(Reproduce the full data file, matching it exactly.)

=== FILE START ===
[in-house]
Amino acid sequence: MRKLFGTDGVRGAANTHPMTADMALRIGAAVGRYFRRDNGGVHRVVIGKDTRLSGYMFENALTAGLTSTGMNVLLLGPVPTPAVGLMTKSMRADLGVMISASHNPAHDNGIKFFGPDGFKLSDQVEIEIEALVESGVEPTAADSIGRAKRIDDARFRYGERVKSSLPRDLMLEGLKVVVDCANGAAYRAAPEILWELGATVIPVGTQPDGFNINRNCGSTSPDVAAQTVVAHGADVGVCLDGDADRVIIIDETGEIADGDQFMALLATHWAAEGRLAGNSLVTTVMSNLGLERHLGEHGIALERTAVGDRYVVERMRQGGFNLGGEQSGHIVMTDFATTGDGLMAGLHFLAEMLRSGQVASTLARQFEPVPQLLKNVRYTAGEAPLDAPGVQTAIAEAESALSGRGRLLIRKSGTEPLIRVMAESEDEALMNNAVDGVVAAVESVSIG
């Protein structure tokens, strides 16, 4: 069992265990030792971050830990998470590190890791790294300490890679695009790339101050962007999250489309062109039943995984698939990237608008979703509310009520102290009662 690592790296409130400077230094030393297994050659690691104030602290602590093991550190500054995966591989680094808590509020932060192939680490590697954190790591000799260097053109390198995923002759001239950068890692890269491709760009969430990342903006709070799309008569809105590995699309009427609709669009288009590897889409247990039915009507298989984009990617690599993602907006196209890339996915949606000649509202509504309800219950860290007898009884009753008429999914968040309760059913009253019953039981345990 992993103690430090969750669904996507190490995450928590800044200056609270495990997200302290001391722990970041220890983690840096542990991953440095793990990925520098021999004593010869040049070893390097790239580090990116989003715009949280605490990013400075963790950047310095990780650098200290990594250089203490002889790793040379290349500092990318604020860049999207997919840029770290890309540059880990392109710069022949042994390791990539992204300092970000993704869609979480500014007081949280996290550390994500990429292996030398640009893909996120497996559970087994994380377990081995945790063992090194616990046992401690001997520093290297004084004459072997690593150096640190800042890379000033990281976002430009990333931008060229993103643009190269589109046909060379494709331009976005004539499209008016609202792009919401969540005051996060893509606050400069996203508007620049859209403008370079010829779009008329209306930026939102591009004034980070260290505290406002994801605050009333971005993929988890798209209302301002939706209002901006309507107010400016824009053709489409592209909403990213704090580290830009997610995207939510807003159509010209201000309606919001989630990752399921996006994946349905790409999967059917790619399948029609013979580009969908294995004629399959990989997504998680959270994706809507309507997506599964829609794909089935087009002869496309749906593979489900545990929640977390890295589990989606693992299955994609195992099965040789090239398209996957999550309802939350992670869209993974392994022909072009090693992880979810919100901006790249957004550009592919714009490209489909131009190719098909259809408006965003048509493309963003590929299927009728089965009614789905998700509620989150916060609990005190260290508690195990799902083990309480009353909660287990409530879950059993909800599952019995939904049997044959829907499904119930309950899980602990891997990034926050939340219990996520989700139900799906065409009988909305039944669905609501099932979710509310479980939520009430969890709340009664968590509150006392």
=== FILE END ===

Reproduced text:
[in-house]
Amino acid sequence: MRKLFGTDGVRGAANTHPMTADMALRIGAAVGRYFRRDNGGVHRVVIGKDTRLSGYMFENALTAGLTSTGMNVLLLGPVPTPAVGLMTKSMRADLGVMISASHNPAHDNGIKFFGPDGFKLSDQVEIEIEALVESGVEPTAADSIGRAKRIDDARFRYGERVKSSLPRDLMLEGLKVVVDCANGAAYRAAPEILWELGATVIPVGTQPDGFNINRNCGSTSPDVAAQTVVAHGADVGVCLDGDADRVIIIDETGEIADGDQFMALLATHWAAEGRLAGNSLVTTVMSNLGLERHLGEHGIALERTAVGDRYVVERMRQGGFNLGGEQSGHIVMTDFATTGDGLMAGLHFLAEMLRSGQVASTLARQFEPVPQLLKNVRYTAGEAPLDAPGVQTAIAEAESALSGRGRLLIRKSGTEPLIRVMAESEDEALMNNAVDGVVAAVESVSIG
């Protein structure tokens, strides 16, 4: 069992265990030792971050830990998470590190890791790294300490890679695009790339101050962007999250489309062109039943995984698939990237608008979703509310009520102290009662 690592790296409130400077230094030393297994050659690691104030602290602590093991550190500054995966591989680094808590509020932060192939680490590697954190790591000799260097053109390198995923002759001239950068890692890269491709760009969430990342903006709070799309008569809105590995699309009427609709669009288009590897889409247990039915009507298989984009990617690599993602907006196209890339996915949606000649509202509504309800219950860290007898009884009753008429999914968040309760059913009253019953039981345990 992993103690430090969750669904996507190490995450928590800044200056609270495990997200302290001391722990970041220890983690840096542990991953440095793990990925520098021999004593010869040049070893390097790239580090990116989003715009949280605490990013400075963790950047310095990780650098200290990594250089203490002889790793040379290349500092990318604020860049999207997919840029770290890309540059880990392109710069022949042994390791990539992204300092970000993704869609979480500014007081949280996290550390994500990429292996030398640009893909996120497996559970087994994380377990081995945790063992090194616990046992401690001997520093290297004084004459072997690593150096640190800042890379000033990281976002430009990333931008060229993103643009190269589109046909060379494709331009976005004539499209008016609202792009919401969540005051996060893509606050400069996203508007620049859209403008370079010829779009008329209306930026939102591009004034980070260290505290406002994801605050009333971005993929988890798209209302301002939706209002901006309507107010400016824009053709489409592209909403990213704090580290830009997610995207939510807003159509010209201000309606919001989630990752399921996006994946349905790409999967059917790619399948029609013979580009969908294995004629399959990989997504998680959270994706809507309507997506599964829609794909089935087009002869496309749906593979489900545990929640977390890295589990989606693992299955994609195992099965040789090239398209996957999550309802939350992670869209993974392994022909072009090693992880979810919100901006790249957004550009592919714009490209489909131009190719098909259809408006965003048509493309963003590929299927009728089965009614789905998700509620989150916060609990005190260290508690195990799902083990309480009353909660287990409530879950059993909800599952019995939904049997044959829907499904119930309950899980602990891997990034926050939340219990996520989700139900799906065409009988909305039944669905609501099932979710509310479980939520009430969890709340009664968590509150006392």